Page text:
The Pike Place Fish Market is best known for their habit of hurling customers' orders across the shopping area. A typical routine will involve a customer ordering a fish, with their fishmongers in orange rubber overalls and boots calling out the order, which is loudly shouted back by all the other staff, at which point the original fishmonger will throw the customer's fish behind the counter for wrapping.[7] Initially, the shouted repeating of the ordered fish began as a prank on one employee, but was enjoyed by customers, so it became a tradition.[8] While working, the staff continually yell to each other and chant in unison while they throw ordered fish.[9] At times, the fish market staff will throw a foam fish into the crowd to scare bystanders, or select a customer from the crowds to participate in the fish toss.[10] Above the areas in which they throw fish, the market hangs a sign that reads, "Caution: Low Flying Fish".[11]

Films, books and popular culture[edit]

Taho, longtime employee, staffing the counter

In 1998, the Pike Place Fish Market was the subject of a documentary film and accompanying book, FISH! Philosophy.[5] The Pike Place Fish Market has also been the setting for several best-selling corporate training videos, the aforementioned FISH!, and also FISH!Sticks, which have been used by firms such as Enterprise Rent-A-Car, Sprint Nextel, Southwest Airlines, Sainsbury's, Saturn, and Scottish and Southern Energy, for employee training.[8] The Pike Place Fish Market has been featured in a variety of television shows and commercials. These include a Spike Lee Levis jeans commercial; MTV's The Real World; NBC's Frasier, and ABC's Good Morning America.[7] In films, they have appeared in Free Willy.[8]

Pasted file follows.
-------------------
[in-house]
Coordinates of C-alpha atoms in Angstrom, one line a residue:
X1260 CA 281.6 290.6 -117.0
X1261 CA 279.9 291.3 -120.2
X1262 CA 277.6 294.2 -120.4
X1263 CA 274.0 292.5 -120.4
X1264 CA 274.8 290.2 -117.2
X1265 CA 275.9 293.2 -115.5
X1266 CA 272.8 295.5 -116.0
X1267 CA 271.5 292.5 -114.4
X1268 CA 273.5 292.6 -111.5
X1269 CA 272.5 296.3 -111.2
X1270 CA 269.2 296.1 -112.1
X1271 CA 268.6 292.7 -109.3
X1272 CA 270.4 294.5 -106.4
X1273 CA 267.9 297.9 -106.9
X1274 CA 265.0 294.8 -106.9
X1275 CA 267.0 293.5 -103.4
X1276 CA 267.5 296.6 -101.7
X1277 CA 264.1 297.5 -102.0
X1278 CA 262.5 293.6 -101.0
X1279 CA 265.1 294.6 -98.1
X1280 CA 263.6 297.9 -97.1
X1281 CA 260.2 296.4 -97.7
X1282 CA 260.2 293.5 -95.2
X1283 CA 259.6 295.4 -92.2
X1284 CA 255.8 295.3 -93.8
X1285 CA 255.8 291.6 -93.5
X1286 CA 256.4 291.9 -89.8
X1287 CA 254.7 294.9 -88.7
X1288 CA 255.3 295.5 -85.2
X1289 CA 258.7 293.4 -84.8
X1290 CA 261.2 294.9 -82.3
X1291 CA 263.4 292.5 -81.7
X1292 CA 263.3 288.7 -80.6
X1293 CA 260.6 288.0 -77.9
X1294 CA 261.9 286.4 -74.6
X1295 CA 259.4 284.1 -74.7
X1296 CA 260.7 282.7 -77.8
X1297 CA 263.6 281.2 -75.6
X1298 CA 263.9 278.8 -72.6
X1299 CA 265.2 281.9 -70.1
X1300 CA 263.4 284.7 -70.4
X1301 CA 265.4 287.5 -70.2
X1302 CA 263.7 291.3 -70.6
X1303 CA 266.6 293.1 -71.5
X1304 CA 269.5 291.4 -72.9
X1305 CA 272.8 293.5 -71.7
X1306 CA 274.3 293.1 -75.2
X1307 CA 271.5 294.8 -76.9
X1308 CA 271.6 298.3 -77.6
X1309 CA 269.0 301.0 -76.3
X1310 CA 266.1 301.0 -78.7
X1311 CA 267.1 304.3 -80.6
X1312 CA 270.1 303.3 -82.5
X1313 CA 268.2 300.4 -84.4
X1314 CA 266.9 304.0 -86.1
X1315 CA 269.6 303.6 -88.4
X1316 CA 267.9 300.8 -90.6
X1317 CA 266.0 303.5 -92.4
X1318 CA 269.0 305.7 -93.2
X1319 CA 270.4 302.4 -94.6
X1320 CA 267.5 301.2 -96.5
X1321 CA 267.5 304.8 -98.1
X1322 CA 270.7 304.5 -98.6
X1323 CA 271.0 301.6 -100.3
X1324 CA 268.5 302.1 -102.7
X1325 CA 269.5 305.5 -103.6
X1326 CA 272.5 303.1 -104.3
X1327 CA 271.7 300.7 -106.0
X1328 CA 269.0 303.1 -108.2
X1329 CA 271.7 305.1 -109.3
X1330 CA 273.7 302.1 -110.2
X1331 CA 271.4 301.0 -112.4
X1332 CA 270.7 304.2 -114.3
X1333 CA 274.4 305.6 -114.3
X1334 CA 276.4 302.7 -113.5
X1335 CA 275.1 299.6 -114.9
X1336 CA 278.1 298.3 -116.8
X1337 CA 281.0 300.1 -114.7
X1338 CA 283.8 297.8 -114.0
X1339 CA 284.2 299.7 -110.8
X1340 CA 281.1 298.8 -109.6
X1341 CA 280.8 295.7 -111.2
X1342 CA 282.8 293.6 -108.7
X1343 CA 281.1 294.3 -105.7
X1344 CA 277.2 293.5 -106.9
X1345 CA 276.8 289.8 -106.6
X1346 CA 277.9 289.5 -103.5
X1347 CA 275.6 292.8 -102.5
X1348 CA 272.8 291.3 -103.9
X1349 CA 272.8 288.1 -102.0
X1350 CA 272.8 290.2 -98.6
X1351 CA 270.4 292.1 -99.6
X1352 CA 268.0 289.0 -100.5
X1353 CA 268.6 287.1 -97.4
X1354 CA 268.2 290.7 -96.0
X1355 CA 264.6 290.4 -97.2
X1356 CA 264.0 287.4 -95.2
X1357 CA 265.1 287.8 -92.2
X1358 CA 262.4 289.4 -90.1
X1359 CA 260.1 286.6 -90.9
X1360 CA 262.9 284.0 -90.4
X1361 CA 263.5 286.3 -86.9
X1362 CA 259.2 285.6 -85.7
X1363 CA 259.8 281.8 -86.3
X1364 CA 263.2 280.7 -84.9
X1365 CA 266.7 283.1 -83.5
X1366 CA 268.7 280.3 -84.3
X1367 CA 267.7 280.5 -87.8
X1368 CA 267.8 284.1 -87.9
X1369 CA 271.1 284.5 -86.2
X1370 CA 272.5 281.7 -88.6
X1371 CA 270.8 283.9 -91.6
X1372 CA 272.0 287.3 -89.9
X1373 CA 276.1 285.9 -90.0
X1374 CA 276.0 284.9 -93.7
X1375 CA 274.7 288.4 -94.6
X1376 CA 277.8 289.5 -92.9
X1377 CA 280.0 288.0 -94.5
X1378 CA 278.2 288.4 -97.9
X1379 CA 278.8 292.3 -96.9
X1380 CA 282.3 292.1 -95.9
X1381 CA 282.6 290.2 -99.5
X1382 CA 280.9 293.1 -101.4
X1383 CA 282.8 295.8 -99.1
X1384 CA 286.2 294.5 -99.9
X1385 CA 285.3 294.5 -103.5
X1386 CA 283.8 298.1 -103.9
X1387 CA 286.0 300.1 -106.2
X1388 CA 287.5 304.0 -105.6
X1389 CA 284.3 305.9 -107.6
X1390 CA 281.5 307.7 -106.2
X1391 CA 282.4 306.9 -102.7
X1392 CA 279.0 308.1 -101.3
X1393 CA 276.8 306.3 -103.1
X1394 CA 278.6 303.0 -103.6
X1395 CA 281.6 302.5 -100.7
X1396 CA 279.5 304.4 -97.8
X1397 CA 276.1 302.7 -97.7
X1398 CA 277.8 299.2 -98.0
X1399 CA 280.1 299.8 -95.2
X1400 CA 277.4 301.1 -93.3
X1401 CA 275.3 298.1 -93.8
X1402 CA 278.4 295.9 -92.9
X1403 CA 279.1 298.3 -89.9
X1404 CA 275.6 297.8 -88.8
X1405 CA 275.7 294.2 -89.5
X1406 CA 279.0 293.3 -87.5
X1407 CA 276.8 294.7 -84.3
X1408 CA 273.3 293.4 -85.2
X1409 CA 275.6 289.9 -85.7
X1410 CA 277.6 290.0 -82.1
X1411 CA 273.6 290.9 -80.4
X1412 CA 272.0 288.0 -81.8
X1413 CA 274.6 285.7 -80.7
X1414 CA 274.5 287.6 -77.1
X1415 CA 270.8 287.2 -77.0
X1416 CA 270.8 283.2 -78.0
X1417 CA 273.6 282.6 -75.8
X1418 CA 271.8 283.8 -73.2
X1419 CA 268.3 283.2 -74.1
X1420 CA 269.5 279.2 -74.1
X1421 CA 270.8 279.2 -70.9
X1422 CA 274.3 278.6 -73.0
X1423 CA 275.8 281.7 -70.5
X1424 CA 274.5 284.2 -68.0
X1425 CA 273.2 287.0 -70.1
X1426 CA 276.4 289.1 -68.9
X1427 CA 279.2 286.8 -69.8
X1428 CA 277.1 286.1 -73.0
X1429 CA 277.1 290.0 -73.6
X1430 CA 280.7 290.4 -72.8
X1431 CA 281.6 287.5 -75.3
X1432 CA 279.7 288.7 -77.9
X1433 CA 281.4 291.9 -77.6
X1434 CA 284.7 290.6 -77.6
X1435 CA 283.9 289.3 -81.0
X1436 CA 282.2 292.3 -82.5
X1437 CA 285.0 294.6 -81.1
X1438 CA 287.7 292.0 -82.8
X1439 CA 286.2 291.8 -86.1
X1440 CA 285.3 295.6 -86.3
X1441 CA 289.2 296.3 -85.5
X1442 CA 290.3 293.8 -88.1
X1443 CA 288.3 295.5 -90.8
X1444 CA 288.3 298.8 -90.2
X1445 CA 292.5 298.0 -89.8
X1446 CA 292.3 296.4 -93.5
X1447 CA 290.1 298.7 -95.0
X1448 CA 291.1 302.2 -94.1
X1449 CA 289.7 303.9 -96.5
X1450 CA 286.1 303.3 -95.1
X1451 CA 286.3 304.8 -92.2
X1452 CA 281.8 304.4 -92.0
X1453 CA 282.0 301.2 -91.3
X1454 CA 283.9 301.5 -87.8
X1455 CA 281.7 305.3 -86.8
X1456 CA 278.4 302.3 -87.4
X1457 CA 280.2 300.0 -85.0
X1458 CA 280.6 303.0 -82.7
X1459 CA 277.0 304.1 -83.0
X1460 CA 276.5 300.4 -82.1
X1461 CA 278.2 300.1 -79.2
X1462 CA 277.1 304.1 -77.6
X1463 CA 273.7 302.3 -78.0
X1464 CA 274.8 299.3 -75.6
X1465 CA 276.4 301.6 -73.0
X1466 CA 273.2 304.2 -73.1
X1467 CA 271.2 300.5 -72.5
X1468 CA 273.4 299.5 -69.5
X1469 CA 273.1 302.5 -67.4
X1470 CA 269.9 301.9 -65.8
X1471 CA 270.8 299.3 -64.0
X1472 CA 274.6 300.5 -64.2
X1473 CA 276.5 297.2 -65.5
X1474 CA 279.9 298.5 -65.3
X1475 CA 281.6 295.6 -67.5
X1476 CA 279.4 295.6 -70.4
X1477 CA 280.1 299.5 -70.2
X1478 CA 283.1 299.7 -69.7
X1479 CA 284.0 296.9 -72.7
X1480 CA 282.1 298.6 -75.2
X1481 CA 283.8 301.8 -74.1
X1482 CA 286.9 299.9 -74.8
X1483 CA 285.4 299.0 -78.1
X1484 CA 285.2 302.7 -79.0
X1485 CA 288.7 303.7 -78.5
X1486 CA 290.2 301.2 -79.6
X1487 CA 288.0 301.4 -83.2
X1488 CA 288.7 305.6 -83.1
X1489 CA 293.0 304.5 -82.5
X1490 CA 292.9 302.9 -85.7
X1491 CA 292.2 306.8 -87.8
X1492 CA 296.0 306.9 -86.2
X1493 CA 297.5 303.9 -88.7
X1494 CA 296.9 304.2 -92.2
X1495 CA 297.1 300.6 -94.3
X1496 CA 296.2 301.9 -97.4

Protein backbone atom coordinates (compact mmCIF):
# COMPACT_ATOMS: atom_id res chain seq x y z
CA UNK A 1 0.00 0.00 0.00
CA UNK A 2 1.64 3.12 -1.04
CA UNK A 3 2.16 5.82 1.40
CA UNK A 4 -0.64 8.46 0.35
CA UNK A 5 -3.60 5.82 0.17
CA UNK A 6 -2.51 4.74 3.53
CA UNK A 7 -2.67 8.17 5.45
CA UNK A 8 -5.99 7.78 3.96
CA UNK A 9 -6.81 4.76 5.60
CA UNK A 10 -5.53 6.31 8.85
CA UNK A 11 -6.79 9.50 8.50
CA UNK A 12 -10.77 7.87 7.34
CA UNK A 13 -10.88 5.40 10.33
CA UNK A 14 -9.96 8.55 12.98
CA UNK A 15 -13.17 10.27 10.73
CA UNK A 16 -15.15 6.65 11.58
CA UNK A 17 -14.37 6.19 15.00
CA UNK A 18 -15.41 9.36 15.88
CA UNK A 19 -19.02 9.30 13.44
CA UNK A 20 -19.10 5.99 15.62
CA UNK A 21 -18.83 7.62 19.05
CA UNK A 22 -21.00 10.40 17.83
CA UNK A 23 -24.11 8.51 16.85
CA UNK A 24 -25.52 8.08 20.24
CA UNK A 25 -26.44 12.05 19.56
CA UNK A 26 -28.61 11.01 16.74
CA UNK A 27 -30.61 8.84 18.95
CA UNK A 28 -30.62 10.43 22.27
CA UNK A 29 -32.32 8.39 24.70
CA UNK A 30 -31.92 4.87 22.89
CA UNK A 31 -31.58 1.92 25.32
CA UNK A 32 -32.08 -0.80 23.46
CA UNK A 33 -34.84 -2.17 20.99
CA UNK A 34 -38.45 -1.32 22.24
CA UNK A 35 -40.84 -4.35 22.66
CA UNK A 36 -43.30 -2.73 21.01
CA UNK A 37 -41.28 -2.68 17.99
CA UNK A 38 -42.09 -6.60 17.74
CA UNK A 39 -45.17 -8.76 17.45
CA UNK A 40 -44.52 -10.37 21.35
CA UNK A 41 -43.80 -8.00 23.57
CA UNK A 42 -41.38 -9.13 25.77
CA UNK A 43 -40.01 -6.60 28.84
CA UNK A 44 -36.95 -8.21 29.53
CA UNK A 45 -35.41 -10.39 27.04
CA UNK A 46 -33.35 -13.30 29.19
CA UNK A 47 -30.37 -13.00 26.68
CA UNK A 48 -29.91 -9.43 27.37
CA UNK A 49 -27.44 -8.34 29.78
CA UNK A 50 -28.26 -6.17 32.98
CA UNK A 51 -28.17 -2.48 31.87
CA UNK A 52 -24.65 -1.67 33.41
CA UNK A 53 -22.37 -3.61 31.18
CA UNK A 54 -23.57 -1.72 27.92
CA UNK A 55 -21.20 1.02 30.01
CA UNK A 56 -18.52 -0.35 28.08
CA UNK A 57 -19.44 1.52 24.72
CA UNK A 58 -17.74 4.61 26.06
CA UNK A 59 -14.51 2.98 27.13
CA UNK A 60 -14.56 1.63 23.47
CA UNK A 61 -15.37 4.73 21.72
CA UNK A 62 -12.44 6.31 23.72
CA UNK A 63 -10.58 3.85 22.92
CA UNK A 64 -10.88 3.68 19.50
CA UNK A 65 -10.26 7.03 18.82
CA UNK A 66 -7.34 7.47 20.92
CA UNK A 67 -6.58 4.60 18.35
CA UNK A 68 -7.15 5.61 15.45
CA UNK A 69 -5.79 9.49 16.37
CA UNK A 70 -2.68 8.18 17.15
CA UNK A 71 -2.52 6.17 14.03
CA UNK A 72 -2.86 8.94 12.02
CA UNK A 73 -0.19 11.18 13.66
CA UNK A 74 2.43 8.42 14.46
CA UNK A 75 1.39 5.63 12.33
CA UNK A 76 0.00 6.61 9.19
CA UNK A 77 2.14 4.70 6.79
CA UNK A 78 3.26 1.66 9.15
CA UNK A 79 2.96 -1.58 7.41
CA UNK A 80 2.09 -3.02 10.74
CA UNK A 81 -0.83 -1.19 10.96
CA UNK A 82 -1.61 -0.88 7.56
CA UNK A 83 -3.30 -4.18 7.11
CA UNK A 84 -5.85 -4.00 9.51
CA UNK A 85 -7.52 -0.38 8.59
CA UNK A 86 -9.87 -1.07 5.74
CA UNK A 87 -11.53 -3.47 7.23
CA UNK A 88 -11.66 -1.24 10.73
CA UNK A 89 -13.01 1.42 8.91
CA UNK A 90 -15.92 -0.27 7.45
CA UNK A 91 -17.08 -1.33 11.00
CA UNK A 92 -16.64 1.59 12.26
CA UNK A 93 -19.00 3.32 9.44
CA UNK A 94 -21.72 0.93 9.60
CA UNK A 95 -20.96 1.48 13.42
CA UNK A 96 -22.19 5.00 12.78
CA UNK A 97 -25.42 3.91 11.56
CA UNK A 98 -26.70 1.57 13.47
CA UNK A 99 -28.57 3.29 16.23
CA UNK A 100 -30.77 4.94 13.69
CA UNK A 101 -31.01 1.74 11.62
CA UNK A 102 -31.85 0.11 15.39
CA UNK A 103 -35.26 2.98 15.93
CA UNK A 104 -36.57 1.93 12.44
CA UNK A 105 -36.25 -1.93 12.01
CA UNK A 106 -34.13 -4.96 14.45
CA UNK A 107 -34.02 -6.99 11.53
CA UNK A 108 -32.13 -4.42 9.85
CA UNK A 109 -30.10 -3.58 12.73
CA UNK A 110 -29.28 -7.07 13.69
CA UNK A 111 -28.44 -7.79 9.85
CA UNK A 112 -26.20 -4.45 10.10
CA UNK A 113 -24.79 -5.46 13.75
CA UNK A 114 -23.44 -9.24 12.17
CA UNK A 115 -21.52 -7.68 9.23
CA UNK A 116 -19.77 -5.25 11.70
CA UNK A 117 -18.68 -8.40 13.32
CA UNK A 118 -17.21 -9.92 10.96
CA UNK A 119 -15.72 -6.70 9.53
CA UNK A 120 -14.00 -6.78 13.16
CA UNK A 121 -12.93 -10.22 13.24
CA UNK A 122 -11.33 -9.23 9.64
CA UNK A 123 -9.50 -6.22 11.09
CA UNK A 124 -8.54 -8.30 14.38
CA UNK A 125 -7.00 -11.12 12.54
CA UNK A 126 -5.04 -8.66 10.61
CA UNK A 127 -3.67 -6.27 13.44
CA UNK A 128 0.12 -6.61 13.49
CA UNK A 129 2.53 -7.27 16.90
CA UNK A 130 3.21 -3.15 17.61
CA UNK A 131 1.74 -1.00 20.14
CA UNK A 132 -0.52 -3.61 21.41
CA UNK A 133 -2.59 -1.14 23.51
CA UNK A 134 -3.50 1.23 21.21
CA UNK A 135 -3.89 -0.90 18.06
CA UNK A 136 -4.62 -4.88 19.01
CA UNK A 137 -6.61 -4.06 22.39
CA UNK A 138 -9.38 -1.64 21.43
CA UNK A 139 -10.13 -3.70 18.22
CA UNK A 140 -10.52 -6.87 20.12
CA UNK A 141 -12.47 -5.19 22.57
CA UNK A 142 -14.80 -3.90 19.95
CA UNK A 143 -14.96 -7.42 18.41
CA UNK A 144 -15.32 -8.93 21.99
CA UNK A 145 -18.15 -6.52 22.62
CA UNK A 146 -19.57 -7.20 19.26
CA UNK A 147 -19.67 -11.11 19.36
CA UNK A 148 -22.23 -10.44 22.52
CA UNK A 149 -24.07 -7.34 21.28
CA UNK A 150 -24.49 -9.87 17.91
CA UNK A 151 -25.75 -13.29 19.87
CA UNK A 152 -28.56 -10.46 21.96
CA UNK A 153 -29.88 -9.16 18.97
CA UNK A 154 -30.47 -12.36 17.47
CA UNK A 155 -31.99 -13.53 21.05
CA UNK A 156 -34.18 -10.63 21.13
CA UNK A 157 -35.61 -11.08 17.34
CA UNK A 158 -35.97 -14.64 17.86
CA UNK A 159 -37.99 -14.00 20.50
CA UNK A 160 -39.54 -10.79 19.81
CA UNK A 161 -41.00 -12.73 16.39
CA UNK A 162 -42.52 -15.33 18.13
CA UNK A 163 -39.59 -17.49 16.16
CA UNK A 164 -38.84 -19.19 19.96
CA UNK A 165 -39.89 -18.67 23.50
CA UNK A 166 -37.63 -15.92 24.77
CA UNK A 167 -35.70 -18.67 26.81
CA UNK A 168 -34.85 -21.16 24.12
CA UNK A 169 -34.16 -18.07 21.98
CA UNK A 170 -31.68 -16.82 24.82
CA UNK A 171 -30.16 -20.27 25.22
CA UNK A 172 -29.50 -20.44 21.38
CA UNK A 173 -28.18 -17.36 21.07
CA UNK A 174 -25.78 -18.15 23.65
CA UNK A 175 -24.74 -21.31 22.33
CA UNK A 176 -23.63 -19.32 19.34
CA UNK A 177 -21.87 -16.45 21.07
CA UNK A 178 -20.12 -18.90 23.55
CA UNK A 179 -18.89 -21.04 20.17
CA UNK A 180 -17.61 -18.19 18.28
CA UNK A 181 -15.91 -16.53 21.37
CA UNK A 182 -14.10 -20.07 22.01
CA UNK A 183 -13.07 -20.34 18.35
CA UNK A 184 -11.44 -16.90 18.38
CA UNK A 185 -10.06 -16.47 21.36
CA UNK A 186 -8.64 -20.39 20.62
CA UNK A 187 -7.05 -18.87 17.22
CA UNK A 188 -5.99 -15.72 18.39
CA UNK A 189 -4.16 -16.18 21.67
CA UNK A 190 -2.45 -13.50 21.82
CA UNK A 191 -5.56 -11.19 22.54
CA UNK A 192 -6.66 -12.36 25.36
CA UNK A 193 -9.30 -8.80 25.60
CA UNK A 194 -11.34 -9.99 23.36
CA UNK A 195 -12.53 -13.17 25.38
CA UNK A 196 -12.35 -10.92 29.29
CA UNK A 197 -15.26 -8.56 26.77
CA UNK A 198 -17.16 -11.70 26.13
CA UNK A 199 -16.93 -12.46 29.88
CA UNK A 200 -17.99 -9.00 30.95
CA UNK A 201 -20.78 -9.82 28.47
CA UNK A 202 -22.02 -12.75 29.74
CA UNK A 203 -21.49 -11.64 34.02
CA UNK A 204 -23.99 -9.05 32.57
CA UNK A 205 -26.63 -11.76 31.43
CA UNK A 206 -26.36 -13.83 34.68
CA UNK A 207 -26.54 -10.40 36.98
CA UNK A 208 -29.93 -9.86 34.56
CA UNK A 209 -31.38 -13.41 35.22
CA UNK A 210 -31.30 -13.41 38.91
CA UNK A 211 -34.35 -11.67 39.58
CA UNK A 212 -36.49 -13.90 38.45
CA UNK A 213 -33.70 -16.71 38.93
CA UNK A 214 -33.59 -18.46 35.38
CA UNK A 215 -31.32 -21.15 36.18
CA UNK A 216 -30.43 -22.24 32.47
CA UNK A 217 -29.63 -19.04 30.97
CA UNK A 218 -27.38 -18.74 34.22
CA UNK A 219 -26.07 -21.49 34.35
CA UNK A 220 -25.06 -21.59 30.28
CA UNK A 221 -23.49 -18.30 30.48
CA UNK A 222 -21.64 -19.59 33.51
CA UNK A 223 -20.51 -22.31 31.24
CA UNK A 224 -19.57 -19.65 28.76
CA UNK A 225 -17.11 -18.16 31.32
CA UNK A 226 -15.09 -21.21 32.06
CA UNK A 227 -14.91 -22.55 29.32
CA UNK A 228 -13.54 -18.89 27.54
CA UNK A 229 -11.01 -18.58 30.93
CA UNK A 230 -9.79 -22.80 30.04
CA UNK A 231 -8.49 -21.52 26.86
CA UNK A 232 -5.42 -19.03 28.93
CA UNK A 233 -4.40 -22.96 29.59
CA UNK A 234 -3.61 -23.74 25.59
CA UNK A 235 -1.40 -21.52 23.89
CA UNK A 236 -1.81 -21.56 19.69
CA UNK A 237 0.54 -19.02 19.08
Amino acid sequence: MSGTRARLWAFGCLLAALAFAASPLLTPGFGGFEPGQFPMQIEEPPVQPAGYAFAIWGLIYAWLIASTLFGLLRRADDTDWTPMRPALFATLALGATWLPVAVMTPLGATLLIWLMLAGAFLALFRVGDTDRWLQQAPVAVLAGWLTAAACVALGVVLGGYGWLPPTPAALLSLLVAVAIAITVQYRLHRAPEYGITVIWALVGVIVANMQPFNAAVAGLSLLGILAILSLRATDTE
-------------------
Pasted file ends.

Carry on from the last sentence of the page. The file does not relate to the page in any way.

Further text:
References[edit]

  1. ^ "Do you provide world-class service?". Reliable Plant Magazine (Noria). 2008. Retrieved 2007-05-27. [dead link]
  2. ^ a b c d e f g "Caution: flying fish ahead: the 2006 general session promises insights, smiles and scales.". Parks & Recreation (National Recreation and Park Association). 2006-09-01. Retrieved 2007-05-27. 
  3. ^ "Delicious ways to explore Seattle's foodie paradise". The San Diego Union-Tribune. October 17, 2010. 
  4. ^ "Our Humble Beginnings". Pike Place Fish Market. Retrieved 2007-05-27. [dead link]
  5. ^ a b c "HR philosophy goes fishing for positive work attitudes". Seattle Times. 2008. Retrieved 2007-05-27. [dead link]
  6. ^ Fish, Peter (2007-06-01). "Seattle to market". Sunset (Sunset Publishing Corp.). Retrieved 2007-05-27. [dead link]
  7. ^ a b c d Bauman, Margaret (2006-11-26). "Good times means good business at Pike Place". Alaska Journal of Commerce. Retrieved 2007-05-27. [dead link]
  8. ^ a b c Lelyveld, Nita (2000-08-04). "Pike Place fishmongers showing up as examples of fun at work". Philadelphia Inquirer. Retrieved 2007-05-27. 
  9. ^ Pfeiffer, Cristina (2006-03-22). "Seattle highlights". The Age (Melbourne). Retrieved 2007-05-27. 
  10. ^ "Fishy tale could cause indigestion". Europe Intelligence Wire (Financial Times Ltd.). 2005-11-08. Retrieved 2007-05-27. 
  11. ^ Landro, Laura (2006-08-19). "How I Got Hooked on Seattle". Wall Street Journal. Retrieved 2007-05-27. 

Further reading[edit]

Tourists gone, evening clean-up begins
  • When Fish Fly: Lessons for Creating a Vital and Energized Workplace — From the Word Famous Pike Place Fish Market, Yokoyama, John and Joseph Michelli. New York: Hyperion, 2004.
  • "Catch: A Fishmonger's Guide to Greatness", Crother, Cyndi and the crew of Pike Place Fish. Berrett-Koehler Publishers (January 1, 2005)

External links[edit]